This essay will discuss the philosophical viability of Linda Zagzebski’s refreshingly radical theory of moral exemplarism that attempts to elucidate the nature of human morality through an analysis of the structure of our admiration for morally exemplary individuals. After raising some systematic worries about exemplarism, I will turn to Adam Smith and his Theory of Moral Sentiments. There are indeed strands in Smith’s thoughts that contain an exemplarist flavor. Nevertheless, from the Smithian perspective that I favor, our moral concepts emerge from the everyday practice of holding each other morally accountable through empathic perspective-taking. Such a practice is prior to our admiration for the exemplary person. It takes place in the domain of the “ordinary and vulgar”, that is, in the domain of the butcher, the brewer, and the baker. Moreover, our normative commitment to the impartial spectator perspective can be revealed as a regulative ideal only in light of an analysis of such practices. Ultimately, what is truly admirable is tied to our commitment to the impartial spectator perspective, whose normative authority should be established independently of our urge to admire, or at least so I am inclined to argue.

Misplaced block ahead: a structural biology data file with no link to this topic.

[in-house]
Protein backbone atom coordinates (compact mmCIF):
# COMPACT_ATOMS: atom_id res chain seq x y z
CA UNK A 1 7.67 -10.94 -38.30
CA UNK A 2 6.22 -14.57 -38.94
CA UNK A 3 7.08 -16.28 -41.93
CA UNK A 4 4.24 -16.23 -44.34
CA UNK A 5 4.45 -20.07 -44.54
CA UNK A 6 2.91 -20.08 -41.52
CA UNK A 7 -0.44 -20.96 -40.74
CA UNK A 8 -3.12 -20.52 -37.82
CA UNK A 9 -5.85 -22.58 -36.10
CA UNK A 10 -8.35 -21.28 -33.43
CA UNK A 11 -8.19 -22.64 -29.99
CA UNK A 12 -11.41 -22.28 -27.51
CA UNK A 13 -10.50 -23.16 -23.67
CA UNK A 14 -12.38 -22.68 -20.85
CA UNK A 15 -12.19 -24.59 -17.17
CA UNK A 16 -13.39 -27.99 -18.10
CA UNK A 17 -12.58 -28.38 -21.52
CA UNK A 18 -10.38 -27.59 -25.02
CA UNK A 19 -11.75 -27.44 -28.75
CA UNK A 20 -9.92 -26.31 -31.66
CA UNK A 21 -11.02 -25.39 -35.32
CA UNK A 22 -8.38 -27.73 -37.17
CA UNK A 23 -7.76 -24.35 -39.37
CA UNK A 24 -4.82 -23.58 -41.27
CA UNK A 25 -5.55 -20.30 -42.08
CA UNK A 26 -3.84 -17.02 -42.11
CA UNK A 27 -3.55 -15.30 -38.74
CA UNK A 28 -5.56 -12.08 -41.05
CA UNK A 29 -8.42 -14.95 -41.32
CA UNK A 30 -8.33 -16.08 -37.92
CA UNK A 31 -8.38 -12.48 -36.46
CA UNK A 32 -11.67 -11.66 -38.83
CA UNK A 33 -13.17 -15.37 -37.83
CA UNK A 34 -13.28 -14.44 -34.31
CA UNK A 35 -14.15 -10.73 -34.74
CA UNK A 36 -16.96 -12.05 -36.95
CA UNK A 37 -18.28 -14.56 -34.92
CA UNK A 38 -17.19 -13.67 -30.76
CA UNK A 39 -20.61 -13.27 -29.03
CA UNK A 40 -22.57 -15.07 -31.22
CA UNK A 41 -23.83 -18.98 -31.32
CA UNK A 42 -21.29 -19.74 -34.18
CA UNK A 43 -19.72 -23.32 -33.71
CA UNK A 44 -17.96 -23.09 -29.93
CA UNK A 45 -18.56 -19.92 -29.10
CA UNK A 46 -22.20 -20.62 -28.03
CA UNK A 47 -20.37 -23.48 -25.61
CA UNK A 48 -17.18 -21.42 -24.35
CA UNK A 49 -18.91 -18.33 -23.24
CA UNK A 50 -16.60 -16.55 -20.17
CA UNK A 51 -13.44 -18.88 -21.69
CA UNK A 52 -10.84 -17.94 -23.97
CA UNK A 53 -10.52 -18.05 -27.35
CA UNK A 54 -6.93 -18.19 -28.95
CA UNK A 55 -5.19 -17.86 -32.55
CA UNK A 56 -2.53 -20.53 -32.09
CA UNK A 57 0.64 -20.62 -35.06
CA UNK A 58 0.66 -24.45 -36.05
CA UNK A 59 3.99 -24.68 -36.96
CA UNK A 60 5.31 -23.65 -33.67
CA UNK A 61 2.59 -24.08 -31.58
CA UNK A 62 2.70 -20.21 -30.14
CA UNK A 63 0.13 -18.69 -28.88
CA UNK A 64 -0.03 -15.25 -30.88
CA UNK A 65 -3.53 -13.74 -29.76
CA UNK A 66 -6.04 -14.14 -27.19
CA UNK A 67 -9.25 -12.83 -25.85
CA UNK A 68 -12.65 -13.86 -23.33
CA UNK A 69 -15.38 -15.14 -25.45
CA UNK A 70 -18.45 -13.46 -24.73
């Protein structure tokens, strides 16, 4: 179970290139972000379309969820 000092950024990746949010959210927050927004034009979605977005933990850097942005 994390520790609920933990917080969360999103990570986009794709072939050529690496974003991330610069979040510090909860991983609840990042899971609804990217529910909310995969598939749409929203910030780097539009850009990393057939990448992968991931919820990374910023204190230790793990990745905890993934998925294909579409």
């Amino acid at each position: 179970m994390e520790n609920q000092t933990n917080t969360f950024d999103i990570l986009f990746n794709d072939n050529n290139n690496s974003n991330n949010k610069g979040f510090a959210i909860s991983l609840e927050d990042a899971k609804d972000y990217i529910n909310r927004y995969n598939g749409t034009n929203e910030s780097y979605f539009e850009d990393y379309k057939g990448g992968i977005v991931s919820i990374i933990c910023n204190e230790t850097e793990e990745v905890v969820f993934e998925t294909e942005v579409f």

Throughout history we have admired the works of exceptionally talented people in the arts, the sciences, the humanities, and even in sports. We are also in awe of the extraordinary deeds by ordinary people—such as a policeman sacrificing his life in trying to save a drowning child—the lifestyle of the rich and powerful, or the perceived accomplishments of our political leaders. We admire these individuals because aspects of their lives exemplify…
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